In Vienna, the latest round of talks focused on saving the Iran Nuclear Deal have been said to have entered into their final stage, according to diplomats familiar with the negotiations. This comes after several failed attempts and more recently, after several weeks of intense diplomacy in Vienna aimng for the United States and Iran’s regime to return to the 2015-era Joint Comprehensive Plan for Action (JCPOA).
The latest round of talks adjourned Friday, and the European Union’s Enrique Mora, who is coordinating the talks, said that participants will return to their capitals for consultations before returning to Vienna next week, stressing that “political decisions are needed now.”
Diplomats from France, Britain, and Germany (collectively known as the E3), along with China and Russia, have been meeting in Vienna since last spring to try and bring about the restoration of the 2015 agreement headed by former President Barak Obama and from which President Donald Trump withdrew in 2018.
Iran has refused to negotiate directly with the U.S., requiring the E.U. to mediate indirect talks between the two nations. However, this week Iran suggested that it could negotiate directly with the U.S. if a “good agreement” and “strong guarantees” are reached.
The E3 has said that all sides of the talks are reaching “the final stage, which requires political decisions,” and that “January has been the most intensive period of these talks to date.”
Mikhail Ulyanov, the Russian representative who is often optimistic about the talks, has stated that “my instinct tells me that agreement will be reached soon after mid-February.”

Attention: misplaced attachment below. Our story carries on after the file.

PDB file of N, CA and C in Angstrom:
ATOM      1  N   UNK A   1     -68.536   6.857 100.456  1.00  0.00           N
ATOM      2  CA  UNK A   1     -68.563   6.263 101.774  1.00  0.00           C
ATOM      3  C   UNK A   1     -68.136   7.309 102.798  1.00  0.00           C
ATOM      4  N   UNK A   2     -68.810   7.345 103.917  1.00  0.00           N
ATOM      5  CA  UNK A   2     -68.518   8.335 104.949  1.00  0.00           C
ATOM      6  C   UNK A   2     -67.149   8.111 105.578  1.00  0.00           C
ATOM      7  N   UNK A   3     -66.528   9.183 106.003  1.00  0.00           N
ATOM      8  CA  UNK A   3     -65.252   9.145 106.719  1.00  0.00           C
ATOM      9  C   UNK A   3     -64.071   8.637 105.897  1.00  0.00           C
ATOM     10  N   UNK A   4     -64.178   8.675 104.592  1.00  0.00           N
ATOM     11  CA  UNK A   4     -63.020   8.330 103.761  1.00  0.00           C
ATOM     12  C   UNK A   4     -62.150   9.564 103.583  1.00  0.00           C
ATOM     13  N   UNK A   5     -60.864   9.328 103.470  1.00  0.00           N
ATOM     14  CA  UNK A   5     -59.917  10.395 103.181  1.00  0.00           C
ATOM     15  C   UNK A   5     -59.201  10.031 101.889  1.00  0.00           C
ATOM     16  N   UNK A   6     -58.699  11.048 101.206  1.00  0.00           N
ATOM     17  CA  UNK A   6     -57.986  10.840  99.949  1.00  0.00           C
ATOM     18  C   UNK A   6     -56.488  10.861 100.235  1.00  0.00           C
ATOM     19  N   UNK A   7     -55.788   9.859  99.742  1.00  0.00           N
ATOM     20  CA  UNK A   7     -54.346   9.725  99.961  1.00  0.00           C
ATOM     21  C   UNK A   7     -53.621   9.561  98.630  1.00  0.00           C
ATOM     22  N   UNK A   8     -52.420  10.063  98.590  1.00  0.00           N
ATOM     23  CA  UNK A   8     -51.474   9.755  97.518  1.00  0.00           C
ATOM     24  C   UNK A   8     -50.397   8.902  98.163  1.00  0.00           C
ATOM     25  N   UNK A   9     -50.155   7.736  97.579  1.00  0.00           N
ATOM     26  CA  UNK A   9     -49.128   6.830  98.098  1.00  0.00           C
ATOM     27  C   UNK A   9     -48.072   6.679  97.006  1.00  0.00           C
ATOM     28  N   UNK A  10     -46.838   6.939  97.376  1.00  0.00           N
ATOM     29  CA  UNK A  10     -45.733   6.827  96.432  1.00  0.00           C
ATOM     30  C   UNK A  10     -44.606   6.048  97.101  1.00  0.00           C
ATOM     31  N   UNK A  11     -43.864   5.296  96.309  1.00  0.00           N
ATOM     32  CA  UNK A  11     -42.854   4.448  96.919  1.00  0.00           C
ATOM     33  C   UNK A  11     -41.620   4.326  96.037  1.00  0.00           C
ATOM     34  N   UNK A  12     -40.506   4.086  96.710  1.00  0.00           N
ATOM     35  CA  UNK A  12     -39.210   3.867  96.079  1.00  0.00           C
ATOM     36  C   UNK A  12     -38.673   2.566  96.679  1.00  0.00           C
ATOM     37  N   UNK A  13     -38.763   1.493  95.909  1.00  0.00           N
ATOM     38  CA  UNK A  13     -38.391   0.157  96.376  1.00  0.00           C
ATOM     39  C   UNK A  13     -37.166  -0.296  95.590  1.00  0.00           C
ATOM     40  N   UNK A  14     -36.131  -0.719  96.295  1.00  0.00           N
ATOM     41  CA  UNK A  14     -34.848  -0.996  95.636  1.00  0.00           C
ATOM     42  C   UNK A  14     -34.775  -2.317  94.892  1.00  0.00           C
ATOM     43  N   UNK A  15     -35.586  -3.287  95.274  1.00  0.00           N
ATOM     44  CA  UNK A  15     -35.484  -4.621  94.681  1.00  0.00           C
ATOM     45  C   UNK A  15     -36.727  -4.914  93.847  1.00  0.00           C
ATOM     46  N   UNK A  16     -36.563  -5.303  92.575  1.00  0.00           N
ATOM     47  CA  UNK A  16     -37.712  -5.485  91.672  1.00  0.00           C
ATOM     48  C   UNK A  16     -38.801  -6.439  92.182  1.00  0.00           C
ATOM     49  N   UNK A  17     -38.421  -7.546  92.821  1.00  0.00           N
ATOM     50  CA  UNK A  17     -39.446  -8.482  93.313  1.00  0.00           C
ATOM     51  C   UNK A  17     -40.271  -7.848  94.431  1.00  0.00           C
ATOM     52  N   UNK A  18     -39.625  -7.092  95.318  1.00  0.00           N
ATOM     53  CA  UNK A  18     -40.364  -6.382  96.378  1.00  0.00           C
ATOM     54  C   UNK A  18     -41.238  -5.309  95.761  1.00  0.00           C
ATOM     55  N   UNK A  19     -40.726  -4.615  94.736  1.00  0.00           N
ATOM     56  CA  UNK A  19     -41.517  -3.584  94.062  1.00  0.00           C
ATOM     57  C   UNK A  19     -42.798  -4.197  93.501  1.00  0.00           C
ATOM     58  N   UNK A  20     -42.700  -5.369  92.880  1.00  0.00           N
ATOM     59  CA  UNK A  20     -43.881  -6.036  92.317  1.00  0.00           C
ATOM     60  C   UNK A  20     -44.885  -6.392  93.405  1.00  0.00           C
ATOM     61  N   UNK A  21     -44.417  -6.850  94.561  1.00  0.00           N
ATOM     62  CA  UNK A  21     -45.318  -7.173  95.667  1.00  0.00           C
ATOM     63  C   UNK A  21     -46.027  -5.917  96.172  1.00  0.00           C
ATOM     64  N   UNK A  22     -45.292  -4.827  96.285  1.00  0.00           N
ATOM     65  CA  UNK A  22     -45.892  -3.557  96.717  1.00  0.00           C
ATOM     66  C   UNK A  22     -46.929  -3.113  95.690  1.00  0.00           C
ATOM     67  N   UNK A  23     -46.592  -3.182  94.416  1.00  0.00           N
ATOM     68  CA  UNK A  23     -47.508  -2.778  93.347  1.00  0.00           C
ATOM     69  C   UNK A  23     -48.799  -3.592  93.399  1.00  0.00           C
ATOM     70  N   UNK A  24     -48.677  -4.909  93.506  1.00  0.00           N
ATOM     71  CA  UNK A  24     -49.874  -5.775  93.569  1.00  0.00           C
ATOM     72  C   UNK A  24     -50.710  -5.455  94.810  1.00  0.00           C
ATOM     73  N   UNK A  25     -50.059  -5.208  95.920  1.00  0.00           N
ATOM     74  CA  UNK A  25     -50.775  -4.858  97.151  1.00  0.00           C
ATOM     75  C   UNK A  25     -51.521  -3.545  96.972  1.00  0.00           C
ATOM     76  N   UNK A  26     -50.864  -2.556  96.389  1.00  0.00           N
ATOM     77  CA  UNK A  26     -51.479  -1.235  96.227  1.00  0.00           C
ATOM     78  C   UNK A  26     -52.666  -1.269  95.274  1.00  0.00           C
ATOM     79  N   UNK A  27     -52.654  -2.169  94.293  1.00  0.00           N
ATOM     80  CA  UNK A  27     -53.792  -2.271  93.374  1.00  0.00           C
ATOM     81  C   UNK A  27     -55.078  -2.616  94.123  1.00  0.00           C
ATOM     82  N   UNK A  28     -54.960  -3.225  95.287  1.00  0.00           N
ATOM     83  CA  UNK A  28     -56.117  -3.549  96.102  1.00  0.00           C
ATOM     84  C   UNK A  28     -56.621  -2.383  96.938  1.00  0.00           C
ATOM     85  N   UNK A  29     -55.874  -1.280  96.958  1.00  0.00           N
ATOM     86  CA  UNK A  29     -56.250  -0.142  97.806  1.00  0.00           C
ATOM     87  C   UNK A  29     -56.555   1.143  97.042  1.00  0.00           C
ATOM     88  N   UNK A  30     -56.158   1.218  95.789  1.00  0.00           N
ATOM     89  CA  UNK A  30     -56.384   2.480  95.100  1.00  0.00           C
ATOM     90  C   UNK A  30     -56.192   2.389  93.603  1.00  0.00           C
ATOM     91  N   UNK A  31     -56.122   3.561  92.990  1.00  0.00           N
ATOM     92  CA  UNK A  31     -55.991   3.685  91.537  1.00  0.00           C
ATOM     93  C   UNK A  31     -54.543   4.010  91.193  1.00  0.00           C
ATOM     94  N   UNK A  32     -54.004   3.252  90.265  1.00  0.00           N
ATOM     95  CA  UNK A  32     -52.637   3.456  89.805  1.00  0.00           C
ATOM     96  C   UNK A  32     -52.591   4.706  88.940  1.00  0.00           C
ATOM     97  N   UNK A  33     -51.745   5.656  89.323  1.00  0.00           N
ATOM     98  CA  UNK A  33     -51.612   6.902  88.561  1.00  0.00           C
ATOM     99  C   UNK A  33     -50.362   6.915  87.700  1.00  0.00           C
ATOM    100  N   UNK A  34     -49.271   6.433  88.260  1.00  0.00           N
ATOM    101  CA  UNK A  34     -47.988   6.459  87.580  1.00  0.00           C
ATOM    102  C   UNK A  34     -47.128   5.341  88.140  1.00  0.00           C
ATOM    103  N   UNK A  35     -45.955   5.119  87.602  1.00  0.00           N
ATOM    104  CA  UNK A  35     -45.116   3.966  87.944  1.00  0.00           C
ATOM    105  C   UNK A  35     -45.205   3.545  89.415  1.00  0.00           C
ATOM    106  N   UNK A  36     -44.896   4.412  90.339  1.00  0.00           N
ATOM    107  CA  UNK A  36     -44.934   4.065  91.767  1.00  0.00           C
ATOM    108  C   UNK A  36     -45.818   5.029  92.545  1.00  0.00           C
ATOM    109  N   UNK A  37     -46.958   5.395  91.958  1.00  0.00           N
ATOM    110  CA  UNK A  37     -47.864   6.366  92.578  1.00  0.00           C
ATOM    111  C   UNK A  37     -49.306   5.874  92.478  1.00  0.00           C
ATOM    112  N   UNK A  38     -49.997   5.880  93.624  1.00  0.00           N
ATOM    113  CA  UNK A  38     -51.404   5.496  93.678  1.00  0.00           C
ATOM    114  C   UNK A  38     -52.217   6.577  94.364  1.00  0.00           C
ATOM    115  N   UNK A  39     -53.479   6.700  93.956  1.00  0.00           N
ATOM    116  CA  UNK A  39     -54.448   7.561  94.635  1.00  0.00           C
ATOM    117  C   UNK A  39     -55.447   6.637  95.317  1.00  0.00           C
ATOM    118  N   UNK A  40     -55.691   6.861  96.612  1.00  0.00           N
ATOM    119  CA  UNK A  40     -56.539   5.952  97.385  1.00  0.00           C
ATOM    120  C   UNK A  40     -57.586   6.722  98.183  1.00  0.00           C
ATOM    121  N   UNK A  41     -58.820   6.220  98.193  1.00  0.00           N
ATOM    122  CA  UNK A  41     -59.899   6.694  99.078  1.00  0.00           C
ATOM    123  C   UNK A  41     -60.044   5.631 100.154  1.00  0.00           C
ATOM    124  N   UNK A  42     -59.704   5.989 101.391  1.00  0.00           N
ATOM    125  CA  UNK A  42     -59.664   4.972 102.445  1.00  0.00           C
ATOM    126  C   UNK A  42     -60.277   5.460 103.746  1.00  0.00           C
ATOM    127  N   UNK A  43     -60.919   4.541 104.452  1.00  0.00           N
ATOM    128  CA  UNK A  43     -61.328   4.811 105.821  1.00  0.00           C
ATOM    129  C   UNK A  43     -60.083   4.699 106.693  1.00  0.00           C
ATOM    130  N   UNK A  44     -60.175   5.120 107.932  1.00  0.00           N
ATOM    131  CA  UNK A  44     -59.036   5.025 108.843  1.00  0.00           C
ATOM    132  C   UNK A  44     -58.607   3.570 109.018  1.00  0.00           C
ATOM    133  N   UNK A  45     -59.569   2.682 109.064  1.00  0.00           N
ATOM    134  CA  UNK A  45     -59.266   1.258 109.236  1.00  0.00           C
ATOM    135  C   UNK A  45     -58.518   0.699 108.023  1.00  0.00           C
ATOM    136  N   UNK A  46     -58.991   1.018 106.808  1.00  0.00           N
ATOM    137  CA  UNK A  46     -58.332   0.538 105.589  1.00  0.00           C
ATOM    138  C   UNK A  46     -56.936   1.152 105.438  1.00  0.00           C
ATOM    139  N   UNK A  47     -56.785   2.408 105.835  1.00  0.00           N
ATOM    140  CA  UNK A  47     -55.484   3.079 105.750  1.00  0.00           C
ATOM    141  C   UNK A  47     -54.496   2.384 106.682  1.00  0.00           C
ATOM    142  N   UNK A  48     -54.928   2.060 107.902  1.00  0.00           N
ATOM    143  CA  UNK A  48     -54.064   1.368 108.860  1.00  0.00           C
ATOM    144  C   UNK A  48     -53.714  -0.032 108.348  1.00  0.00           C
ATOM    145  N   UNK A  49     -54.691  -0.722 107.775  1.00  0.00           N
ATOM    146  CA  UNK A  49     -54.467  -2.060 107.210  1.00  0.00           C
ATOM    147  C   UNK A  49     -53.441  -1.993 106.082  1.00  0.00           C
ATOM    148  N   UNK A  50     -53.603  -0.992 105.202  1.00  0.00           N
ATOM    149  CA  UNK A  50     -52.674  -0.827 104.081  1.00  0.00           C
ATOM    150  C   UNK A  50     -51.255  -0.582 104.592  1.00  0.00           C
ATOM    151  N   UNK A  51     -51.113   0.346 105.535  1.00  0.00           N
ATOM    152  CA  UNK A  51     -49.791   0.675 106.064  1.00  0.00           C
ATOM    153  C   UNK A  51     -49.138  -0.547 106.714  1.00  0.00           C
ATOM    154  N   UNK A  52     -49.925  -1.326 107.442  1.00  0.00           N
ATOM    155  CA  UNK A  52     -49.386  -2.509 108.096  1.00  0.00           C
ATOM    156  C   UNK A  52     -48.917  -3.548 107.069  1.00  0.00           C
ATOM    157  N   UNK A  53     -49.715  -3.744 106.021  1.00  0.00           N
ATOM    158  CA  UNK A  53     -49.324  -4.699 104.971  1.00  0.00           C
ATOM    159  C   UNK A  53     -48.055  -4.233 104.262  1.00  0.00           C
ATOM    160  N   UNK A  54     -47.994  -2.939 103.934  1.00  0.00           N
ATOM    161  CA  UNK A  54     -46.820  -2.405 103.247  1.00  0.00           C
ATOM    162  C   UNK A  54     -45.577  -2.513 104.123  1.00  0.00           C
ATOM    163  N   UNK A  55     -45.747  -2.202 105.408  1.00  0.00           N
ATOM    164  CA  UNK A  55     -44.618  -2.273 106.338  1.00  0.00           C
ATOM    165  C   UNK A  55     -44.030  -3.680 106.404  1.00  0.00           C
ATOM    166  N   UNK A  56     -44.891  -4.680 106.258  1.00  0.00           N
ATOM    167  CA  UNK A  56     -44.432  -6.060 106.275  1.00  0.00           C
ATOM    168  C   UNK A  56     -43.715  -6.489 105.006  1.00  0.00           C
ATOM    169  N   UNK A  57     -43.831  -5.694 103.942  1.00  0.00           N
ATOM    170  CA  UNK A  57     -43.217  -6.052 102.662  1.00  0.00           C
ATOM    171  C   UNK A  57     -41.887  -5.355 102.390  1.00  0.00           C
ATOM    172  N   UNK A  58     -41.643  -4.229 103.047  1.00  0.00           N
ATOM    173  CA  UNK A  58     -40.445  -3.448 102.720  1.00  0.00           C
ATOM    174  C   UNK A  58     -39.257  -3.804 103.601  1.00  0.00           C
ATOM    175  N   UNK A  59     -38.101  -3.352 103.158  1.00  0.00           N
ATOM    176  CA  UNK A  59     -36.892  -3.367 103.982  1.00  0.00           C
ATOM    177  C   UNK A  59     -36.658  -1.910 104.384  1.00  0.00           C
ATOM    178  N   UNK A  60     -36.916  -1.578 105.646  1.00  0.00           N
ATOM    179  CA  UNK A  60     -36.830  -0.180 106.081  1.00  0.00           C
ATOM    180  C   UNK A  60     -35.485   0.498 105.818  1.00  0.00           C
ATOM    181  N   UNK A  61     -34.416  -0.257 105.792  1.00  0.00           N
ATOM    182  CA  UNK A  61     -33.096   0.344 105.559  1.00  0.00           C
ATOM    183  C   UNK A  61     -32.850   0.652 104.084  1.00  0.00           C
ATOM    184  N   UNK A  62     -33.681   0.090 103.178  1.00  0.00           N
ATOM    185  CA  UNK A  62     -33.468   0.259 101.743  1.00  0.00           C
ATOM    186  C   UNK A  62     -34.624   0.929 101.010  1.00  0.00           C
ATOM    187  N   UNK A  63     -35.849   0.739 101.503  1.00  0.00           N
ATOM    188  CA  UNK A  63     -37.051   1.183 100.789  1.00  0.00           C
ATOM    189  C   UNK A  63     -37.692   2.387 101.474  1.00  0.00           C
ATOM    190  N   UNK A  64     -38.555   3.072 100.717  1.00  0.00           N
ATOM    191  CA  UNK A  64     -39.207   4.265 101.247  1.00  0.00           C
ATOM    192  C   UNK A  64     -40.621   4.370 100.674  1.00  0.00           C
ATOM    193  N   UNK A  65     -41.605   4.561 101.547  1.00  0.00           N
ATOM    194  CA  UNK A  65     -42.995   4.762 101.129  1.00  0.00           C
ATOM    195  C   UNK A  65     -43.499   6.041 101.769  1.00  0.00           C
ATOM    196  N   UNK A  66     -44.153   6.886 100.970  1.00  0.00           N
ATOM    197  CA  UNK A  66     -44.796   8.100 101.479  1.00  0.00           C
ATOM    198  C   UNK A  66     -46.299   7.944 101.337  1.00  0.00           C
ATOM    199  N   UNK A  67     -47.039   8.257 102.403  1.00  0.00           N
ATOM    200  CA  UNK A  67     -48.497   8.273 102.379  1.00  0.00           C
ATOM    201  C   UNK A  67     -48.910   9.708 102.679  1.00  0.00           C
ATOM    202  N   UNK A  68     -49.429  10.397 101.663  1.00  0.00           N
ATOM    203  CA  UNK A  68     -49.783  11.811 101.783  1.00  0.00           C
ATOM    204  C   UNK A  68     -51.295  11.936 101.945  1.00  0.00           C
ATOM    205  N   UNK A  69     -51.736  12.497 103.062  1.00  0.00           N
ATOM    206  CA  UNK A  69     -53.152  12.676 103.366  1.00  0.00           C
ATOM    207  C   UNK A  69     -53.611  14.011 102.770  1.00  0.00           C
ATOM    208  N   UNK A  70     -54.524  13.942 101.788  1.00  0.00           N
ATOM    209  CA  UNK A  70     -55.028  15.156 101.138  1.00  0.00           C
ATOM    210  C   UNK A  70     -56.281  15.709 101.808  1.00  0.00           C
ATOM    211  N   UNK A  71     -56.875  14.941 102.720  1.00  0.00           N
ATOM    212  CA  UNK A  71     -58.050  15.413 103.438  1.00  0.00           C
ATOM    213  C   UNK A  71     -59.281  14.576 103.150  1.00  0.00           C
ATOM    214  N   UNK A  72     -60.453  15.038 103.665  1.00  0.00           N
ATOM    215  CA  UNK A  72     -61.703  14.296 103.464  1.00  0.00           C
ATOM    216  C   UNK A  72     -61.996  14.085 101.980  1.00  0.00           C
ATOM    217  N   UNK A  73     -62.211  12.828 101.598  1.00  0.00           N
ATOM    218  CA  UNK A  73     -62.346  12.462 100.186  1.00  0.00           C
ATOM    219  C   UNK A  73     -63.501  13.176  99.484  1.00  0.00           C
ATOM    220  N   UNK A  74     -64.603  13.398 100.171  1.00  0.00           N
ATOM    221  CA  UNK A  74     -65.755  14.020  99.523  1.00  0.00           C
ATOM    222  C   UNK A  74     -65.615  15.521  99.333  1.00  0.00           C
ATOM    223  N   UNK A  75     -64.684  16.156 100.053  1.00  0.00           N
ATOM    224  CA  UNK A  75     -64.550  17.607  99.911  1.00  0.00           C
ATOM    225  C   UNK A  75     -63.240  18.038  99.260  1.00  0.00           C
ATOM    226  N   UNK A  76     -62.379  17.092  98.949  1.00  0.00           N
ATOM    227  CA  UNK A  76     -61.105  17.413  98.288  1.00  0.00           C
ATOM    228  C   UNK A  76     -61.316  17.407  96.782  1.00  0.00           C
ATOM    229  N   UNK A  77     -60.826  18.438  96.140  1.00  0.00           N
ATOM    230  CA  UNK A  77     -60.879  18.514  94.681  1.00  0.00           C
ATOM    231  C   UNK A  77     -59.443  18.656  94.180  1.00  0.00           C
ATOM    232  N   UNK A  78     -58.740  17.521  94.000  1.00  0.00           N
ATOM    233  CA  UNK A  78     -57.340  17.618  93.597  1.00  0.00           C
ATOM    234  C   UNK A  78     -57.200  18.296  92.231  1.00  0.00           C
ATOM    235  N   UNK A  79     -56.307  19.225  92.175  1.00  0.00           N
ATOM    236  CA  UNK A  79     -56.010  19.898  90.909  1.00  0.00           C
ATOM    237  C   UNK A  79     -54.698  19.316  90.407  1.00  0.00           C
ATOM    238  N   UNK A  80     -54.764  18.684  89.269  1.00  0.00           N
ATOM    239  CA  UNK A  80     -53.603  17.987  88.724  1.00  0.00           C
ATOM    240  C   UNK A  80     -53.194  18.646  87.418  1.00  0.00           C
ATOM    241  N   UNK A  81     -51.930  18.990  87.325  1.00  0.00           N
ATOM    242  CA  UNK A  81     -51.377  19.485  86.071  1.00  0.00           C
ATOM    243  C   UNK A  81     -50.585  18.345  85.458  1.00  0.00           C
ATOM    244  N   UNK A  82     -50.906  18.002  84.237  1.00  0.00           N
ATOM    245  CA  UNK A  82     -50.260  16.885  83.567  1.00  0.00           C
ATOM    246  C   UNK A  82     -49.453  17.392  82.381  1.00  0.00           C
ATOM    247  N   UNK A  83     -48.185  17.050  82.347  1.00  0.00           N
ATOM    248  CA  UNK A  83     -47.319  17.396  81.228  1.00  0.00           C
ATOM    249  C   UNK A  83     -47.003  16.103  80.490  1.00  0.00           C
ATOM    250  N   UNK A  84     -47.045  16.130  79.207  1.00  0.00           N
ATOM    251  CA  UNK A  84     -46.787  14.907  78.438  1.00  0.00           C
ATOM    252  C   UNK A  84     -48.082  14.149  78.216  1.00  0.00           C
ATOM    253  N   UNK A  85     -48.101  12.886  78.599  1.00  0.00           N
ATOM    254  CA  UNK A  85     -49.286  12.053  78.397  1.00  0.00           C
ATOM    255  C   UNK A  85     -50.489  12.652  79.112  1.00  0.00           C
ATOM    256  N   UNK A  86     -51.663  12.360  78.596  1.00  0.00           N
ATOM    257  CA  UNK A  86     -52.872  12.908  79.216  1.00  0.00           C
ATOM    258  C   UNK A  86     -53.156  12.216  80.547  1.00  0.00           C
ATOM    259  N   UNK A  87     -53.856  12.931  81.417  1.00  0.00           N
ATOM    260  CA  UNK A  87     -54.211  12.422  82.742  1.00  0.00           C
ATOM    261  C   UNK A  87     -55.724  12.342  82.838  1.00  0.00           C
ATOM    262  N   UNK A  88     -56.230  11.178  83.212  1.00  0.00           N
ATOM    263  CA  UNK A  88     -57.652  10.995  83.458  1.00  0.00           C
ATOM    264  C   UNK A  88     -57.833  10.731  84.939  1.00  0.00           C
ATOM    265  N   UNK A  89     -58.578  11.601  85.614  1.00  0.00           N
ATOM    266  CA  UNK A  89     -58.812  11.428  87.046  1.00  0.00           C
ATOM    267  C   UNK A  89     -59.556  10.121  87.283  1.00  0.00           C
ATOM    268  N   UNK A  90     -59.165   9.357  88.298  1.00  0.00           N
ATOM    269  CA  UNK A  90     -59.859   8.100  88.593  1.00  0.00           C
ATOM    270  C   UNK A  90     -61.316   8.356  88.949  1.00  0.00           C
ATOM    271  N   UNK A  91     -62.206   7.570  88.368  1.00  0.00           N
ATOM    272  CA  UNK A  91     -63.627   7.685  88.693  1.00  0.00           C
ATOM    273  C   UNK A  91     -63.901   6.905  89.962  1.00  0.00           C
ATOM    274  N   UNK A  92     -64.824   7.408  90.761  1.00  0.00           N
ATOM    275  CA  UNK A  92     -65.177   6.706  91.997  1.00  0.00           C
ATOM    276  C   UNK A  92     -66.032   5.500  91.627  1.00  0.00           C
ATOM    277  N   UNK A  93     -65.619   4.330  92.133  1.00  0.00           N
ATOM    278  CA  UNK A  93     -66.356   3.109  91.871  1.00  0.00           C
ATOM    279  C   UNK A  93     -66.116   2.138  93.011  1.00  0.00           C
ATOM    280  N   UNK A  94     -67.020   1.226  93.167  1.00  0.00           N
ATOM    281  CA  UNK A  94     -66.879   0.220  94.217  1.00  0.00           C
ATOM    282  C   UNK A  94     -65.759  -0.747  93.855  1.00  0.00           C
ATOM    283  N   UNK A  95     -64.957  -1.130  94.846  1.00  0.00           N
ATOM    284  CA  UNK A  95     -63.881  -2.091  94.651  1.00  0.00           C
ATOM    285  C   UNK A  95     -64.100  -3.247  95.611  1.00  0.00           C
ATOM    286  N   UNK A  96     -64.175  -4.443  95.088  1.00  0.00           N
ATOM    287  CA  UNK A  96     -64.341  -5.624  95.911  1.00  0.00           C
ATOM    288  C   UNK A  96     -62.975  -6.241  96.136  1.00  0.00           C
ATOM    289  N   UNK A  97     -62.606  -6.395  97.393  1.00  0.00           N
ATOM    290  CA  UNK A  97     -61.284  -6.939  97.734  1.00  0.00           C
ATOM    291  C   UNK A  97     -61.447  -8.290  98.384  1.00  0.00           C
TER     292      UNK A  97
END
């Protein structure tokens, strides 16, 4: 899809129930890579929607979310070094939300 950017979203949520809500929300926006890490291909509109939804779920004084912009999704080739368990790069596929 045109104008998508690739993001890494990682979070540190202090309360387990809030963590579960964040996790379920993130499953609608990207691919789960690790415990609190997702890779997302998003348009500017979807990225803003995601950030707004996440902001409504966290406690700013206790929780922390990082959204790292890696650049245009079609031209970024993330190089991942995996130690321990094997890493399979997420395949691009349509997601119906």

The U.S. has warned that the window for return to JCPOA is rapidly closing, with State Department spokesperson Ned Prince saying that the window “is becoming narrower and narrower. I don’t want to characterize precisely where we are beyond what you’ve heard us say during the course of this round, and that is to say that there has been some progress achieved. But if we are to get there, that progress needs to outpace the speed with which Tehran’s nuclear program has moved forward, has advanced.”
U.S. Secretary of State Antony Blinken also warned of the diminishing opportunity, saying that “we’re very, very close to the end of the runway on the ability to get back into this agreement because what’s happened is, is Iran has been moving forward on its program.”
Key issues in the negotiations include the scope and the speed of lifting sanctions on Iran, including Iran’s demand for a guarantee that the U.S. will not violate the agreement again. Talks are also moving more slowly due to more technical details about how and when to restore curbs of Iran’s atomic work, as it has advanced significantly since the U.S. withdrew from the agreement